Coler tested different novel adjuvants, also developed at IDRI, with specific antigens to see what worked to get the desired response. The combinations were then tested in cell cultures and in animals such as mice, rabbits, guinea pigs and monkeys. The promising vaccine just completed clinical trials in South Africa to ensure it is safe and retains the ability to generate an immune response.
Coler never thought it would be easy to beat one of the world’s greatest killers. TB remains a major global health problem that causes almost two million deaths annually. There is a vaccine used to prevent TB (called BCG), but it’s only partially effective, particularly in children. And while TB can be treated with long, complex courses of antibiotics, control efforts face difficulties with timely diagnosis, emerging drug resistance and reaching vulnerable populations.
“Developing a new, effective TB vaccine would be amazing,” says Coler, recognizing that scientific research needs to focus on "game changers," such as improved vaccines to achieve the United Nation’s Sustainable Development Goal of ending the TB epidemic by 2030. “But it’s also important to me that I’m part of the process of developing the next generation of scientists.”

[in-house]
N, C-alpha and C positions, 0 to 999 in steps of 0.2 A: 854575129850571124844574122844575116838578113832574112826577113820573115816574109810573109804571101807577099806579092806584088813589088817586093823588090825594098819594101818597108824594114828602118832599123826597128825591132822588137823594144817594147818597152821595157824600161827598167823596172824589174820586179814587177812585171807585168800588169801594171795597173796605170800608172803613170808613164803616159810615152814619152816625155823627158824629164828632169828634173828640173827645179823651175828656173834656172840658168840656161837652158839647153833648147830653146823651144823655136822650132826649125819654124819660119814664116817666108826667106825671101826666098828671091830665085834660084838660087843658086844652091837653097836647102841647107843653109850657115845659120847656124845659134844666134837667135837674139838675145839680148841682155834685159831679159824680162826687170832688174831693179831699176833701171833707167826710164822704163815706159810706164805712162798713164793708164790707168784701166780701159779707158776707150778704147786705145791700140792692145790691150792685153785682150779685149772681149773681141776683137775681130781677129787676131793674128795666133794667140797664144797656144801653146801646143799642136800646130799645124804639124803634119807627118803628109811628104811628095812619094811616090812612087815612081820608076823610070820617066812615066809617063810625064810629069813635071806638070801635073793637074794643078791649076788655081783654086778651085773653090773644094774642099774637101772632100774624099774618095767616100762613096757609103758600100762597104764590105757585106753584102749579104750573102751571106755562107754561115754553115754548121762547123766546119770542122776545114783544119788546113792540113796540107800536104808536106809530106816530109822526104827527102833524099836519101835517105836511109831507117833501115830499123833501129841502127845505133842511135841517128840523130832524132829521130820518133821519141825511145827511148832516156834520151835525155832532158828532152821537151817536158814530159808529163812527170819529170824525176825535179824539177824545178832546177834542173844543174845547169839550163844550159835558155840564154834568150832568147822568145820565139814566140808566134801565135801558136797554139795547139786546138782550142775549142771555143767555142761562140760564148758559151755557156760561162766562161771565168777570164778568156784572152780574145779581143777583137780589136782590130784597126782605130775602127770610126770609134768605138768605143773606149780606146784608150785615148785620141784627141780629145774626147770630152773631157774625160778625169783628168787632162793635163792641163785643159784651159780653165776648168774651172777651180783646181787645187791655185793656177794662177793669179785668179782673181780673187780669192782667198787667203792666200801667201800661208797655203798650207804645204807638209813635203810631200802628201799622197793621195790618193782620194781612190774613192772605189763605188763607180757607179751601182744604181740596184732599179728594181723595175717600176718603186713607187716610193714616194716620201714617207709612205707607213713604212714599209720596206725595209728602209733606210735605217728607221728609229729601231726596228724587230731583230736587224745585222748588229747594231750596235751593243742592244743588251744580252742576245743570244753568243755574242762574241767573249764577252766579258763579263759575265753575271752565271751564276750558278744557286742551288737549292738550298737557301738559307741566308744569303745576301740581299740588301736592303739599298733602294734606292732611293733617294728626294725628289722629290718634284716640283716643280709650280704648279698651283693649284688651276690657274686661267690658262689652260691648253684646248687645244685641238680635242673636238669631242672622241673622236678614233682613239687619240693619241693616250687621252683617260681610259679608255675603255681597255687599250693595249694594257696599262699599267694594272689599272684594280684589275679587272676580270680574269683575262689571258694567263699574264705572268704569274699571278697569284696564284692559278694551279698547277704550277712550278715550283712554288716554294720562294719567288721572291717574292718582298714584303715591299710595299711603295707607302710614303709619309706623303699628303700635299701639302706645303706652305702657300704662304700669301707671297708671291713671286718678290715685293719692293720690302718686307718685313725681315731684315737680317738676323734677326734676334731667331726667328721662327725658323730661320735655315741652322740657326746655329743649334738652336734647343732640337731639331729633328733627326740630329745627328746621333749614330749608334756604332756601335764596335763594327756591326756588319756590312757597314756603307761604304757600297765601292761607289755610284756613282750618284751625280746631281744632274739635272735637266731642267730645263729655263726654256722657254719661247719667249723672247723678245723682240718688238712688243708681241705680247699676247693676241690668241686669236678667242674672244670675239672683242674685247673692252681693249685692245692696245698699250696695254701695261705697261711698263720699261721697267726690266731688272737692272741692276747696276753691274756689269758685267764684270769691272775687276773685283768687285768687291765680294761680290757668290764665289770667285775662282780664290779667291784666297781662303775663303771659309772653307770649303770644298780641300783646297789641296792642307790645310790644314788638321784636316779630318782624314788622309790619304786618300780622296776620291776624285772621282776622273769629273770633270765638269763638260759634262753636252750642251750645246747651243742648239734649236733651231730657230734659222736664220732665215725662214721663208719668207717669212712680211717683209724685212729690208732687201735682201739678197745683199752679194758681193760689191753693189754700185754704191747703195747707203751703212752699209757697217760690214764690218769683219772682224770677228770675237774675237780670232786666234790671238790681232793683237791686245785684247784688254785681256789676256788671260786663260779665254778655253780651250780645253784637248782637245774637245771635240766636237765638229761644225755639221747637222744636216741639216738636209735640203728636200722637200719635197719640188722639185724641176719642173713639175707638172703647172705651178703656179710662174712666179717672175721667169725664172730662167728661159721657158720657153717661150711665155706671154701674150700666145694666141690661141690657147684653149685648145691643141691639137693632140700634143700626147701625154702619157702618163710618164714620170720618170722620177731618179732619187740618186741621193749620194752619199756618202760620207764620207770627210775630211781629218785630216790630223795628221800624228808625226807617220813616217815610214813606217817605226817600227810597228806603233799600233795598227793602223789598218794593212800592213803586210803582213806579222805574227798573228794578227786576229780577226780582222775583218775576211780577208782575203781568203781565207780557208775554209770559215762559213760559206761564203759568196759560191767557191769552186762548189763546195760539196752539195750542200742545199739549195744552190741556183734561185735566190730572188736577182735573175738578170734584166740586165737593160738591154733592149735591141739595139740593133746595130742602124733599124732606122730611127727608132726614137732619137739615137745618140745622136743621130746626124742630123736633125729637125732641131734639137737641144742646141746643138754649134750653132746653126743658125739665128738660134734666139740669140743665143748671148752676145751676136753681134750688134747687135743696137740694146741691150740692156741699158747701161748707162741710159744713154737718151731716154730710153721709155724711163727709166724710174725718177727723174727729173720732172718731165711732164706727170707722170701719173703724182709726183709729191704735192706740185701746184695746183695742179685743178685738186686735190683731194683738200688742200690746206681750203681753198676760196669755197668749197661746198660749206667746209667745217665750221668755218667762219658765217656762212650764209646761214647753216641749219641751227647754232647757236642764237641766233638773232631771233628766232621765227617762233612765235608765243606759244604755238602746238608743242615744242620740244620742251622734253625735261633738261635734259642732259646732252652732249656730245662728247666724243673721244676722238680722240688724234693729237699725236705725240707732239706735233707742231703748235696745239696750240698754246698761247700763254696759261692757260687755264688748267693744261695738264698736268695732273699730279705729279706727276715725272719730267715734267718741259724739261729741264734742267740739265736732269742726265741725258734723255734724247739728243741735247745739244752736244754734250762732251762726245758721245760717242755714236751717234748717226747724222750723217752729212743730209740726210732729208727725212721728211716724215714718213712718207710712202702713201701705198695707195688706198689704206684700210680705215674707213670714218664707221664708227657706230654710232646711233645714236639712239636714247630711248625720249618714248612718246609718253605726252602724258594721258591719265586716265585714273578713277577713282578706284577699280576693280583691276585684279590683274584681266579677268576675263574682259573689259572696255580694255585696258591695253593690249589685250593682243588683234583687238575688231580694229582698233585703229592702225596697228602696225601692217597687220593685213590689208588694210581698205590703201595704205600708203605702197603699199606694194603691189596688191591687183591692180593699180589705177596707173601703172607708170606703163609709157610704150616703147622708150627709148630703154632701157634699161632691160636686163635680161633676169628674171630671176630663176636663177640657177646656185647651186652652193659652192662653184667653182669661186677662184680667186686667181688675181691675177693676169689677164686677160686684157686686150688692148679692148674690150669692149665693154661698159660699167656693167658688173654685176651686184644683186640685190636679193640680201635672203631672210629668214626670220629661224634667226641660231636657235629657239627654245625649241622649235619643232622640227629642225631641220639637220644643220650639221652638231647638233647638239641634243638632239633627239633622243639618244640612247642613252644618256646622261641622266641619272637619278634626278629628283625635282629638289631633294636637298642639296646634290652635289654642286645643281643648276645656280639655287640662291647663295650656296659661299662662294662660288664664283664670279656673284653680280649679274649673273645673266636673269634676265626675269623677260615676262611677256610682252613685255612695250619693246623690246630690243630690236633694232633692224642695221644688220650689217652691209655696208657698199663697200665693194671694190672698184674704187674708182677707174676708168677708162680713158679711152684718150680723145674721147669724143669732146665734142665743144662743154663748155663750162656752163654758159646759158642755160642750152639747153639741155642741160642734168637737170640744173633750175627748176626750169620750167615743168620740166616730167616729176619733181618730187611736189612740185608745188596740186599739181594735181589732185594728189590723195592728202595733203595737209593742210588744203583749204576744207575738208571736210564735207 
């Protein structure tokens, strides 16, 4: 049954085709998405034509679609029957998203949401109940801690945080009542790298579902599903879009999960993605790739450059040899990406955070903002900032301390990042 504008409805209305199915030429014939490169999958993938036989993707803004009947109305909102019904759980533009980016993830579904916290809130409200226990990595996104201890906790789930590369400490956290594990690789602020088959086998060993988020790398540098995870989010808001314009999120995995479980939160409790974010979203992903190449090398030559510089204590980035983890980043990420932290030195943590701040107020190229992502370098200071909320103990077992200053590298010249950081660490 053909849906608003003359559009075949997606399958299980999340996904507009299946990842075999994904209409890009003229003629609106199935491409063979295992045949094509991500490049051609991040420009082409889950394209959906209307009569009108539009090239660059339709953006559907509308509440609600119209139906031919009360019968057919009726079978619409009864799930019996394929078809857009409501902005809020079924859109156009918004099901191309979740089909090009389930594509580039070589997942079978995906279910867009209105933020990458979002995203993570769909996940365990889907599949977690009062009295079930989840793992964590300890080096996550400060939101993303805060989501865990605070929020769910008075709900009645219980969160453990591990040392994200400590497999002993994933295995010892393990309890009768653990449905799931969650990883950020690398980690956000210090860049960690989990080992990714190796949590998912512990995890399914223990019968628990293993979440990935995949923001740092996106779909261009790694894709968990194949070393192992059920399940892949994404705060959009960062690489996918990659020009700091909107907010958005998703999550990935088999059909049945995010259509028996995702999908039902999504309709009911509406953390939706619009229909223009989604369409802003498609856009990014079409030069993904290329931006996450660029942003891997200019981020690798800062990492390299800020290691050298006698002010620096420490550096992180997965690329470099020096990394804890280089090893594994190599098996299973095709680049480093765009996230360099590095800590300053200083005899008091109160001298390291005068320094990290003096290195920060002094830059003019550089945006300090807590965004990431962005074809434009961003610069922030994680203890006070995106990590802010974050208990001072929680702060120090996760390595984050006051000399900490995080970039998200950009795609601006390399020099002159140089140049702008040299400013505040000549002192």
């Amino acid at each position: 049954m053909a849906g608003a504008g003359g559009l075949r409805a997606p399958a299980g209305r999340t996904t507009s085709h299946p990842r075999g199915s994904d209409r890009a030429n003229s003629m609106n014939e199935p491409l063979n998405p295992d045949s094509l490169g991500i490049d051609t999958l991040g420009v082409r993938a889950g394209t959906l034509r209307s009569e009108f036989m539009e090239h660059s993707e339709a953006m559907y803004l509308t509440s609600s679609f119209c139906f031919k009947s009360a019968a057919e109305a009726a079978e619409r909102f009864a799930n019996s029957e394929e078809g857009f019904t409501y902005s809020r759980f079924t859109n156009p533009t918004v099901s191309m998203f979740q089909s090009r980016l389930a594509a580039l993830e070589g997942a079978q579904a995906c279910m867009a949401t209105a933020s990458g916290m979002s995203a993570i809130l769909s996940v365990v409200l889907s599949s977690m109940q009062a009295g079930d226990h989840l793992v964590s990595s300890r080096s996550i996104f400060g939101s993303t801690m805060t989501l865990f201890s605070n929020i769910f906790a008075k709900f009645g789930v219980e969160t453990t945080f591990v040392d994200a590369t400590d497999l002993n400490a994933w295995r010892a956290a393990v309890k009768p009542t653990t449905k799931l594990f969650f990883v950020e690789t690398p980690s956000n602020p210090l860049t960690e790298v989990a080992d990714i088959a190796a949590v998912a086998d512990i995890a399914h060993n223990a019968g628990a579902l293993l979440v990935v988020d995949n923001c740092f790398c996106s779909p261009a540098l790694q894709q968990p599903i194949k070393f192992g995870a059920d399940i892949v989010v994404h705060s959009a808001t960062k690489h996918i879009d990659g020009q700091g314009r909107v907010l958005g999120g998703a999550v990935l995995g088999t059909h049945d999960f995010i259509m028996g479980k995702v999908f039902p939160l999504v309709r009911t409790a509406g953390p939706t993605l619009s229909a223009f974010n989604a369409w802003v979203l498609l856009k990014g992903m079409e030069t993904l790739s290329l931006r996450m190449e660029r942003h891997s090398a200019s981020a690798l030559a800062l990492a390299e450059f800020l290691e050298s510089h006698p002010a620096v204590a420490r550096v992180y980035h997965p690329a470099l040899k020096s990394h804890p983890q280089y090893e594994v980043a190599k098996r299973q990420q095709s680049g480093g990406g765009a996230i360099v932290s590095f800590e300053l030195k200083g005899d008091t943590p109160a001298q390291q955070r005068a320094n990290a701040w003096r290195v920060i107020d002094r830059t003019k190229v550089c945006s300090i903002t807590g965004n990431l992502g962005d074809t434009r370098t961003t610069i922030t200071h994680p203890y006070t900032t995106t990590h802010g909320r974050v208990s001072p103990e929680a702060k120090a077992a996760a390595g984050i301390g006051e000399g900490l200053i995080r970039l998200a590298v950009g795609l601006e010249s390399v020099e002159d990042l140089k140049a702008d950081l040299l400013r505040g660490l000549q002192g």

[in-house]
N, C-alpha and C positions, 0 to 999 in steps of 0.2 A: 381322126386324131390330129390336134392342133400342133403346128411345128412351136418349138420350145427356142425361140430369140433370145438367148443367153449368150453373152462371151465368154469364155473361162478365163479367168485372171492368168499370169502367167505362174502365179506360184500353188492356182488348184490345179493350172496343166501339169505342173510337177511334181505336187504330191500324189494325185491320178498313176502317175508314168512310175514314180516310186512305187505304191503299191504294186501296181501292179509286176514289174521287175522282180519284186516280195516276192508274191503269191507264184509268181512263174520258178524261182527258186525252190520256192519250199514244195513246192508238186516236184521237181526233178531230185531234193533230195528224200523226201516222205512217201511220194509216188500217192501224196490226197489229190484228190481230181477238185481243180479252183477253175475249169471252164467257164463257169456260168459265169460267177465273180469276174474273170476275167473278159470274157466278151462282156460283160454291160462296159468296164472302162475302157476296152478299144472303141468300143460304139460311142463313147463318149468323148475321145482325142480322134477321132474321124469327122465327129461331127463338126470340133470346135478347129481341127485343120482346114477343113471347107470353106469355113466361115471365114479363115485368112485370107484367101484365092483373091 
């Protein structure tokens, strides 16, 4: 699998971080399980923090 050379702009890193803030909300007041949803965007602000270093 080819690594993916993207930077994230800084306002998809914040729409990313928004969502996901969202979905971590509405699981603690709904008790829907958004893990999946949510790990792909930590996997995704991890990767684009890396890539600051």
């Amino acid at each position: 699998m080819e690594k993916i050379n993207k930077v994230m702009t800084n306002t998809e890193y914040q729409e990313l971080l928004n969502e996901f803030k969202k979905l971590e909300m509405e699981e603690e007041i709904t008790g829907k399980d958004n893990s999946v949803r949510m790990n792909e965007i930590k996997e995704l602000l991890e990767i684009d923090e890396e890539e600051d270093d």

Coler with mentee Emily Gage, a PhD candidate in pathobiology at the UW.
Coler shares her expertise with students at the University of Washington School of Public Health as an affiliate professor of global health. She is currently teaching an undergraduate course on the biology of global infectious diseases.